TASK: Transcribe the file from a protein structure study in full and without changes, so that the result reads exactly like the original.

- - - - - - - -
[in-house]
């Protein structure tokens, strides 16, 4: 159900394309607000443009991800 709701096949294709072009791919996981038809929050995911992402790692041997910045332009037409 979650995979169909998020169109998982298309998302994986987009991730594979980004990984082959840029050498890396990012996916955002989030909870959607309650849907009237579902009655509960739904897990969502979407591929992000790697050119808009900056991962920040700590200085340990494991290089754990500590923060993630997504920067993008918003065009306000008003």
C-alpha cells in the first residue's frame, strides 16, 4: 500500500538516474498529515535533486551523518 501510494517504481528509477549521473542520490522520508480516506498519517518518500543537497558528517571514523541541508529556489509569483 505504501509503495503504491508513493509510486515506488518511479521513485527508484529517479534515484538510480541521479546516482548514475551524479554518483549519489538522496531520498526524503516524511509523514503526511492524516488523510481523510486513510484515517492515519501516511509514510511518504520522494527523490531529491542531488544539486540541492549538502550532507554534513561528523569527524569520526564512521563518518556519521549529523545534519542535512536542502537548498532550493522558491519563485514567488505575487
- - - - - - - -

[in-house]
């Protein structure tokens, strides 16, 4: 159900394309607000443009991800 709701096949294709072009791919996981038809929050995911992402790692041997910045332009037409 979650995979169909998020169109998982298309998302994986987009991730594979980004990984082959840029050498890396990012996916955002989030909870959607309650849907009237579902009655509960739904897990969502979407591929992000790697050119808009900056991962920040700590200085340990494991290089754990500590923060993630997504920067993008918003065009306000008003």
C-alpha cells in the first residue's frame, strides 16, 4: 500500500538516474498529515535533486551523518 501510494517504481528509477549521473542520490522520508480516506498519517518518500543537497558528517571514523541541508529556489509569483 505504501509503495503504491508513493509510486515506488518511479521513485527508484529517479534515484538510480541521479546516482548514475551524479554518483549519489538522496531520498526524503516524511509523514503526511492524516488523510481523510486513510484515517492515519501516511509514510511518504520522494527523490531529491542531488544539486540541492549538502550532507554534513561528523569527524569520526564512521563518518556519521549529523545534519542535512536542502537548498532550493522558491519563485514567488505575487